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The men using Hawke’s Bay Women’s Refuge: Why the vital service isn’t just open to women

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It’s not just women who can access the services of Women’s Refuge in Hawke’s Bay. Photo / Unsplash

The name “Women’s Refuge” would suggest it’s exactly that: a service purely to help shelter abused women.

But you might be surprised to know that men can also seek crucial support from the service when they are victims of domestic violence.

Hawke’s Bay Today reporter Mitchell Hageman talks to one of those men.

When Vincent’s wife at the time went “manic” and got violent, the first thing he thought about was his young daughter.

Shocked and fearing the safety of his own home, his mind jumped to a place where young women find safety in the face of danger.

“I called Women’s Refuge. I was actually calling them to get some help for my daughter, but they said, ‘We take men now as well’.

With nowhere to go, the staff at Women’s Refuge, under the umbrella of Family VIP services, came to the rescue, giving him and his daughter the crucial support they needed.

“They took us in pretty quickly, provided us with a place to stay, and tried to set us up with counselling and find us some more permanent accommodation,” Vincent said.

“We were with Women’s Refuge for two months, and then we managed to get emergency housing through Winz for a year. We’re now in a rental place.”

Vincent is one of the lucky ones.

Many men in similar situations resort to sleeping in their car, on a mate’s couch, or even on the street when impacted by family violence.

He said that as soon as he contacted the organisation, they tried everything they could to help him and his daughter despite facing numerous obstacles.

“They tried a lot of things. It’s hard because many of the systems for people escaping violent relationships are mainly set up for females.

“They helped us find a lawyer we could use for the legal side of things and worked really hard to find one that was suitable.”

Many men might also not see the organisation as a point of contact because of the name, Victor said.

“When it’s called Women’s Refuge, guys often think it is just for women, but with [VIP Family Services] it helps get the message out there that there is somewhere to go,” he said.

“I know a lot of guys that have been in this situation or similar situations. They haven’t been able to know where to go.”

Napier and Hastings Women’s Refuge operates under the umbrella of VIP (Violence, Intervention and Prevention) Family Services, a name and brand that stands for family safety, security, and welfare.

Family VIP Services whanau support advocate transitional housing Natasha Dodds has worked with male domestic violence victims and seen the struggles they faced due to a lack of wider support.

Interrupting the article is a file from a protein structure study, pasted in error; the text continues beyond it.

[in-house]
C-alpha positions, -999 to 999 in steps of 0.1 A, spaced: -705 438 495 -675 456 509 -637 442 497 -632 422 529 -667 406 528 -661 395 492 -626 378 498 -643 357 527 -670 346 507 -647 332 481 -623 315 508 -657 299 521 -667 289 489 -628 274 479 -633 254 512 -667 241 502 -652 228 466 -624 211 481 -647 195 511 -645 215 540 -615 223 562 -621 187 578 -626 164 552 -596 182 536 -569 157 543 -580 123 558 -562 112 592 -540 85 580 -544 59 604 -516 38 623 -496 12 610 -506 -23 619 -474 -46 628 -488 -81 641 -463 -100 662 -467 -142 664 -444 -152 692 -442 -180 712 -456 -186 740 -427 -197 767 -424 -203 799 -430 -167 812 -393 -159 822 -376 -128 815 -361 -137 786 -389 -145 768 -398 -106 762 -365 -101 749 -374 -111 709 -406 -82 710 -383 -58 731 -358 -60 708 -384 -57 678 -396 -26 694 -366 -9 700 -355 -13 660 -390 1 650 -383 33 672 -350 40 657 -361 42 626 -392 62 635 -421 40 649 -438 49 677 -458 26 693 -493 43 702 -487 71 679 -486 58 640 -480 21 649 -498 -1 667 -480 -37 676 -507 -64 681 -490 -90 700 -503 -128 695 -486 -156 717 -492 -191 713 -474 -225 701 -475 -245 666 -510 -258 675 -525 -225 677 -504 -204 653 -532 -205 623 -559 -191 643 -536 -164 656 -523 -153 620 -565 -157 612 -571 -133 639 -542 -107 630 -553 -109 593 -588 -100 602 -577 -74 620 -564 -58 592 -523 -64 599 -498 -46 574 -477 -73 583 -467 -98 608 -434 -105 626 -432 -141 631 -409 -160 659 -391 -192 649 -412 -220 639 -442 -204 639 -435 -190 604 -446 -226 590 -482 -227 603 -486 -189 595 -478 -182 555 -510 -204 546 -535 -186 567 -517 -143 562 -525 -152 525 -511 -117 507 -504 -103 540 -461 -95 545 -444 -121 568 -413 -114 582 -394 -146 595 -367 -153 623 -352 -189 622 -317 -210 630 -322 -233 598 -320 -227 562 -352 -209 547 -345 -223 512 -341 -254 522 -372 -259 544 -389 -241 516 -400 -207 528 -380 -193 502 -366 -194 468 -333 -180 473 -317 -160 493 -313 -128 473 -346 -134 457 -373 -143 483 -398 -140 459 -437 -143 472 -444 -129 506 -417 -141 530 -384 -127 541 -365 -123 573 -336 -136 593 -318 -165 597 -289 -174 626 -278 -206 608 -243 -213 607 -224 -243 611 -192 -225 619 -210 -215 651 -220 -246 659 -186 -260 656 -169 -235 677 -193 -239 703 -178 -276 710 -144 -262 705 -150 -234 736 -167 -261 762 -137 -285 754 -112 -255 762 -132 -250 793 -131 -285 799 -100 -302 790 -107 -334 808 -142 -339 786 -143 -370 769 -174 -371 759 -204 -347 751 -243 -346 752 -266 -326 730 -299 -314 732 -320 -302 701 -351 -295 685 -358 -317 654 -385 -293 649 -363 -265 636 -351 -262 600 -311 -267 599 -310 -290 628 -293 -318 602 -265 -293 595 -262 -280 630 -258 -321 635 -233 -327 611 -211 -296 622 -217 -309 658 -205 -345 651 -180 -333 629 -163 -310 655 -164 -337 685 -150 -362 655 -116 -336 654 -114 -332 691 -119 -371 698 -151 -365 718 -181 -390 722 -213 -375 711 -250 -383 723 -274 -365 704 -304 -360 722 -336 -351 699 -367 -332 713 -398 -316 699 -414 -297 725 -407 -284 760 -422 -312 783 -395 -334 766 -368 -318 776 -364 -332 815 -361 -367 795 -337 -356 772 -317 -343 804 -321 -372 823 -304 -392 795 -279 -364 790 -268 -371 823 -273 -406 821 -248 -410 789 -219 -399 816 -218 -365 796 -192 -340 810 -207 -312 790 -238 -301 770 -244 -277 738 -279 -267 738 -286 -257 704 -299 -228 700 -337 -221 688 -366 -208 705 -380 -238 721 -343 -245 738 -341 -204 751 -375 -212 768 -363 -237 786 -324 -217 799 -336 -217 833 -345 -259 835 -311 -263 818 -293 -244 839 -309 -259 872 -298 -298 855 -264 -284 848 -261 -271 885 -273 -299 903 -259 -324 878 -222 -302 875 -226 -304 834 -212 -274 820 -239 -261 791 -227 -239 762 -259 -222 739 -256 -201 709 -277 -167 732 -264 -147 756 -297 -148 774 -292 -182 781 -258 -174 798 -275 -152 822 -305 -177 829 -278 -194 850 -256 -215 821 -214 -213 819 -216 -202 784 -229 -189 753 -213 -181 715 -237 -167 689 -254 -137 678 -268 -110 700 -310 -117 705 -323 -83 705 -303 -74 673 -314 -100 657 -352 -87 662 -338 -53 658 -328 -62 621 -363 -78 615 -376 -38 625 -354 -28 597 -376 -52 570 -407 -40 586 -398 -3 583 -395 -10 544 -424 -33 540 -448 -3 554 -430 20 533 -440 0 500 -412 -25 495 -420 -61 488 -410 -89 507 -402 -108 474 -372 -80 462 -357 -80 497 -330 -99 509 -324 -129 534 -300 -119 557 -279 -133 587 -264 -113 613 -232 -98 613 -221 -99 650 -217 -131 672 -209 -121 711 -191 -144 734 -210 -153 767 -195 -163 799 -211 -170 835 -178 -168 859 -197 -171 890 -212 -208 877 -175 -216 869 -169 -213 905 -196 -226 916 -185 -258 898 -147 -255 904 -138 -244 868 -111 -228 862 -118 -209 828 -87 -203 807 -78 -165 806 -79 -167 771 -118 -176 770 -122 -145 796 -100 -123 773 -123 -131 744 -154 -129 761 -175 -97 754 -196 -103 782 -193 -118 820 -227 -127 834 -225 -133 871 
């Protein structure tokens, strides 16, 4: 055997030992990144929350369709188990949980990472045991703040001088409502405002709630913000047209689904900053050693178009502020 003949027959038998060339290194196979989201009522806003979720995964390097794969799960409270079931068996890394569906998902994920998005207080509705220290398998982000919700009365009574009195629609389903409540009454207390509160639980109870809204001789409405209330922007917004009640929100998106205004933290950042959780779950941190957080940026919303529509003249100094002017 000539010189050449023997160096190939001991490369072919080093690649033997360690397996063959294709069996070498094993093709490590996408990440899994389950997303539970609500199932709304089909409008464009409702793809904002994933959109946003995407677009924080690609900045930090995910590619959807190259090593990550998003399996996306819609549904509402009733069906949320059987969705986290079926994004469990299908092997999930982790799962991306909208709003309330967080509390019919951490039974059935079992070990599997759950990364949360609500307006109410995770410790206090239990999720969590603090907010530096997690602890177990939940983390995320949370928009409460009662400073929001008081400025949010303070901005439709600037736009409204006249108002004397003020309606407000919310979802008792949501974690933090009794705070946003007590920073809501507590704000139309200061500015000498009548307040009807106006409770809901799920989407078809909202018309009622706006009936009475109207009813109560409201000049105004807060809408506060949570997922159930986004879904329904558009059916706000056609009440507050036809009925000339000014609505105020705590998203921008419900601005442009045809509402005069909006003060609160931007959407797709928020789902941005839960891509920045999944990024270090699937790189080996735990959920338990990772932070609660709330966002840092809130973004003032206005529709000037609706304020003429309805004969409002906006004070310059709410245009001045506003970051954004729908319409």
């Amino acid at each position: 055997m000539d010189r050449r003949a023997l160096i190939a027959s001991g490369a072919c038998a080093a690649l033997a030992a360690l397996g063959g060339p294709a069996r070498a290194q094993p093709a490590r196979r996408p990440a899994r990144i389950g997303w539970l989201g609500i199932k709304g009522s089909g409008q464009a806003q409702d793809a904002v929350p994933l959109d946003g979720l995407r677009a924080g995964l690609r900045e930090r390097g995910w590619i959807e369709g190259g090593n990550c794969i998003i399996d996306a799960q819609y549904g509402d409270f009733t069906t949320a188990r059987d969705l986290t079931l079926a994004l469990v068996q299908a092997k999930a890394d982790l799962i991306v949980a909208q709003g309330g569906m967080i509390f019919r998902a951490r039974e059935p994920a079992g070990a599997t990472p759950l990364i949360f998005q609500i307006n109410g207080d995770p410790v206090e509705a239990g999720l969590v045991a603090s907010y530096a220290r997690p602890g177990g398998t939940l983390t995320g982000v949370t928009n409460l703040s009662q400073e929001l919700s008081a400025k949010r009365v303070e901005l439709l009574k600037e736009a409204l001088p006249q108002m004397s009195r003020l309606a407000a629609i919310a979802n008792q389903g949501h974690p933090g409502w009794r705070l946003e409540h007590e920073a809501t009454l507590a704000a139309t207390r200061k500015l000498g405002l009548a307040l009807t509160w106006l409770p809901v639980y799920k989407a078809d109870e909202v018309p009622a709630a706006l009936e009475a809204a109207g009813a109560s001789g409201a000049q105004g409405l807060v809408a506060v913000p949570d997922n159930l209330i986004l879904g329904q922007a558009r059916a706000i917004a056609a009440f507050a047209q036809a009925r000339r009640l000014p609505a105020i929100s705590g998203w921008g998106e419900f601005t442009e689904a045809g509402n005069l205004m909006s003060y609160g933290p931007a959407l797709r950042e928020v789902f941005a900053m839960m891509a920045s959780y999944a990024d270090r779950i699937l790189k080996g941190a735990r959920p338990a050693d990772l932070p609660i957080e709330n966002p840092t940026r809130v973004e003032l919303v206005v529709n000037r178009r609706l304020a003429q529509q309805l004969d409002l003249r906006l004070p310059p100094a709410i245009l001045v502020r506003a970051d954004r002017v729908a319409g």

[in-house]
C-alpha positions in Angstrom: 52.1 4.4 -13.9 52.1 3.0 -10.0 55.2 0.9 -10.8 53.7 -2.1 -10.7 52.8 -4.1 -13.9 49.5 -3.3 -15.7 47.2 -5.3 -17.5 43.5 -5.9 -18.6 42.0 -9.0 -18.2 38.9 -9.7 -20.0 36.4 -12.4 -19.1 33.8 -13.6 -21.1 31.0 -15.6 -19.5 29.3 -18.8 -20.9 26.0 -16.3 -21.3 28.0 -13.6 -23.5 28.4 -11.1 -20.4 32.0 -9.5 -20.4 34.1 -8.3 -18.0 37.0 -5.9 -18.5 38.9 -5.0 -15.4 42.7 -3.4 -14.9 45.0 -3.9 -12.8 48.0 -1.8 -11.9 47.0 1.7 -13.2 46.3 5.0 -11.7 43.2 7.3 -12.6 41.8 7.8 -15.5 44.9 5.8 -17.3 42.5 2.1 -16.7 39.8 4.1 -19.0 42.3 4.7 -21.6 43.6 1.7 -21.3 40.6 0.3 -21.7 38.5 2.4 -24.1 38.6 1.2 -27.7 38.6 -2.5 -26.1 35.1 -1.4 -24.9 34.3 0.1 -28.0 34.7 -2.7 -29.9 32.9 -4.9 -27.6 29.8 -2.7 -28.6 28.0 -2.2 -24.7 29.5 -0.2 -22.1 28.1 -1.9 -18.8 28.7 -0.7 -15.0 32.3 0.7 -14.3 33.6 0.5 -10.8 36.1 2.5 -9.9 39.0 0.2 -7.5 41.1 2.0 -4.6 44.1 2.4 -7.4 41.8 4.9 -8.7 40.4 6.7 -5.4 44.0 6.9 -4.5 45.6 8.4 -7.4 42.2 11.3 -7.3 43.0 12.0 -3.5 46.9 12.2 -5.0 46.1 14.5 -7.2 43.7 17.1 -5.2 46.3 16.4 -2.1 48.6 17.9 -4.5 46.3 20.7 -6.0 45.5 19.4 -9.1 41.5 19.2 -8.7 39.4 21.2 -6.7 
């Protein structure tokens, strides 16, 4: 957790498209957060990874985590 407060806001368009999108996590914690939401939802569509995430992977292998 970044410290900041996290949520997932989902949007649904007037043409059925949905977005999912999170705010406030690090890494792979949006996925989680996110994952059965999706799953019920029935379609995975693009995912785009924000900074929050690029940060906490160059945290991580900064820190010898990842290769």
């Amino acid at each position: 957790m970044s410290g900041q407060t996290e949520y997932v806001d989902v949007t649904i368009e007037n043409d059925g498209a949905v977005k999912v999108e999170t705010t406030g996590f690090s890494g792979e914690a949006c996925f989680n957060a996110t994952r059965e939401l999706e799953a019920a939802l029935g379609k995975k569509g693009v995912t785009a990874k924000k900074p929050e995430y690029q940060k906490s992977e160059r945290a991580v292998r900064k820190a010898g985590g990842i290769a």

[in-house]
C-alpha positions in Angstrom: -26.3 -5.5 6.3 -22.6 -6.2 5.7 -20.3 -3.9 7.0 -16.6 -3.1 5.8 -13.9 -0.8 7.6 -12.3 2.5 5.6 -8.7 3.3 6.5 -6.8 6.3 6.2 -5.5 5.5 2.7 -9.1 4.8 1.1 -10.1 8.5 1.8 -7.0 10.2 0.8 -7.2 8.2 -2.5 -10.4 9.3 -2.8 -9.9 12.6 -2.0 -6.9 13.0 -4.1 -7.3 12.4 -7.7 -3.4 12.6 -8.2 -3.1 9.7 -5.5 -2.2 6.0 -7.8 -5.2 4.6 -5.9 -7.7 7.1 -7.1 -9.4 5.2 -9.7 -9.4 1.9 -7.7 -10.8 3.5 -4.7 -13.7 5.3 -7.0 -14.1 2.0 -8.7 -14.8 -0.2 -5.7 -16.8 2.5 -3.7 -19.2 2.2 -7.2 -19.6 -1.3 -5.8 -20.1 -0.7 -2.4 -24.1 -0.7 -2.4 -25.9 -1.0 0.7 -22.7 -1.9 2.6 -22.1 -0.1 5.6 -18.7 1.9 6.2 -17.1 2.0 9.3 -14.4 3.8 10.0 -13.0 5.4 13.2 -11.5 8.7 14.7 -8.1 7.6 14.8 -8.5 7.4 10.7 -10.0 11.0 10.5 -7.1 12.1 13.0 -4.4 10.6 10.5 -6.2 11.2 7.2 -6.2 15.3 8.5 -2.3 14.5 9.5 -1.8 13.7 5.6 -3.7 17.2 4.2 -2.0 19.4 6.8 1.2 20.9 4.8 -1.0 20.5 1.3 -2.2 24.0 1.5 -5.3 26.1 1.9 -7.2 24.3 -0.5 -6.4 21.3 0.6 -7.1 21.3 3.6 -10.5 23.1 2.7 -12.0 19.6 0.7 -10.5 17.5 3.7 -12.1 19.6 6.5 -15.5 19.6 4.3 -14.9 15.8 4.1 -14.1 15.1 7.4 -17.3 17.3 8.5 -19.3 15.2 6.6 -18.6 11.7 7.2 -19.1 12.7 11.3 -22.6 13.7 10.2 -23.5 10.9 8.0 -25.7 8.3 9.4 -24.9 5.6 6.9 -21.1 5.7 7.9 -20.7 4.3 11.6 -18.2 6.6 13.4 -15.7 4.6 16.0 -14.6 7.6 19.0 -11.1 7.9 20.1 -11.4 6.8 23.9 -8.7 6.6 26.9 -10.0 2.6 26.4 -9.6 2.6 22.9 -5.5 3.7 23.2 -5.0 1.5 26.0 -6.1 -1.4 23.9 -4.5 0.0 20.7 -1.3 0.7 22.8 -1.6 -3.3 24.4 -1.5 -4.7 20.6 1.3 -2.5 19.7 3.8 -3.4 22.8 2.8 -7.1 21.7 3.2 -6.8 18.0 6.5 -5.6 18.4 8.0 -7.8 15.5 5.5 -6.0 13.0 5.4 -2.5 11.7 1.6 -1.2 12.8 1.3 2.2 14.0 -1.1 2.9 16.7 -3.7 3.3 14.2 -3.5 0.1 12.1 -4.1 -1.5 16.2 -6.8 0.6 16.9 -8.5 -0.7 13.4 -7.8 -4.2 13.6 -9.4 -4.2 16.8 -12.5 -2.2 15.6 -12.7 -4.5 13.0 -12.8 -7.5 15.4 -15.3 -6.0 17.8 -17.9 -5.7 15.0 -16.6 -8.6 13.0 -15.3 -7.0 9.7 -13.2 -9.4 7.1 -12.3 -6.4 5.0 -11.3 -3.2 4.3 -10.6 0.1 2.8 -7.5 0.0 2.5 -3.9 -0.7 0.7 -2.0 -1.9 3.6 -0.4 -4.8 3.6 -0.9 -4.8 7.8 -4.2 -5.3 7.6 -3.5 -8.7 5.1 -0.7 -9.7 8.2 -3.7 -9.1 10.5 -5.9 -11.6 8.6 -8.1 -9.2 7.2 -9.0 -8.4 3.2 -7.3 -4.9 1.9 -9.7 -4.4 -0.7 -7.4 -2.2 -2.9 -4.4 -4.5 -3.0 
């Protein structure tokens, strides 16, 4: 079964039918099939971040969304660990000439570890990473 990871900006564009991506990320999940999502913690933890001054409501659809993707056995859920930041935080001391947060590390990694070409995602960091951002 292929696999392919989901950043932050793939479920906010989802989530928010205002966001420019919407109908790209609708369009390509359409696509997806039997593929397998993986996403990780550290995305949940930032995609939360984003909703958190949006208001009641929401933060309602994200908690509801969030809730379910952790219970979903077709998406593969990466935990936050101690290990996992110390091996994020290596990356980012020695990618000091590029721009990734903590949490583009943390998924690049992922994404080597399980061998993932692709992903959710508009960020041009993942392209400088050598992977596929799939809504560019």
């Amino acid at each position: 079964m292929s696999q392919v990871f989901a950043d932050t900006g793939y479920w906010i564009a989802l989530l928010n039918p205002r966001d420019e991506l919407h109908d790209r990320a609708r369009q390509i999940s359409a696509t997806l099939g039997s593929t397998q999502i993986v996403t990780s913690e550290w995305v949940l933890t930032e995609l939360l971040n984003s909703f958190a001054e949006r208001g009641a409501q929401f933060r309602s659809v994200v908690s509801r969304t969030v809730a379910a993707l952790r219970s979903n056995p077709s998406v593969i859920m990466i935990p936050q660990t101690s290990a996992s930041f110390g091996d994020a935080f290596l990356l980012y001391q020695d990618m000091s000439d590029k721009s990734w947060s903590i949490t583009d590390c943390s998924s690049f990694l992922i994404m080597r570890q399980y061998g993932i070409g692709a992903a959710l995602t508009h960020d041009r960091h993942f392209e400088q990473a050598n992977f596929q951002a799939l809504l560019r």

“Not only wāhine go through domestic violence; we’ve been finding a lot of males go through similar situations,” she said.

“People believe men can’t be physically abused by women, which is untrue, because anybody with hands and legs can be hit by somebody.”

The organisation has three safehouses, two in Hastings and one in Napier.

There is also a standalone home in Hastings that is mainly open for women with multiple children, but when a recent male victim reached out with his child, Dodds said it was available for use.

“There is no specific refuge for male victims, but because space was available, we took the opportunity to keep them safe while they were going through their trauma.”

She said it was “absolutely” ok for men to contact Women’s Refuge/Family VIP Services if they needed assistance, Dodds said.

“To be quite honest, male victims tend not to reach out, and it’s mainly word of mouth.

“Even though we don’t have a specific refuge for them, we can still help them in the community and wrap those supports around them.”

But the resounding message from both Dodds and Vincent to males suffering was clear. Don’t let the name Women’s Refuge discourage you from calling up.

“Reach out if you need help.”

Hawke’s Bay Today is partnering with Women’s Refuge in Hawke’s Bay to help it build a new public office to move the organisation out of the shadows and into the spotlight. You can donate here.

How to donate

QR code – Train your phone camera on the graphic above

Website –

Bank account – 06 0701 0562989 03; please use the reference “HBToday”

Email contact –

Phone – Bronwyn Harman on 021 877 903

Do you need help?

If you’re in danger now:

  • Phone the police via 111 or ask neighbours or friends to ring for you.
  • Run outside and head for where there are other people.
  • Scream for help so that your neighbours can hear you.
  • Take the children with you.
  • Don’t stop to get anything else.
  • If you are being abused, remember it’s not your fault. Violence is never okay.
  • Women’s Refuge: A free national crisis line operates 24/7 – 0800 Refuge or 0800 733 843. Website:

Mitchell Hageman joined Hawke’s Bay Today in January 2023. From his Napier base, he writes regularly on social issues, arts and culture, and the community. He has a particular love for stories about ordinary people doing extraordinary things.

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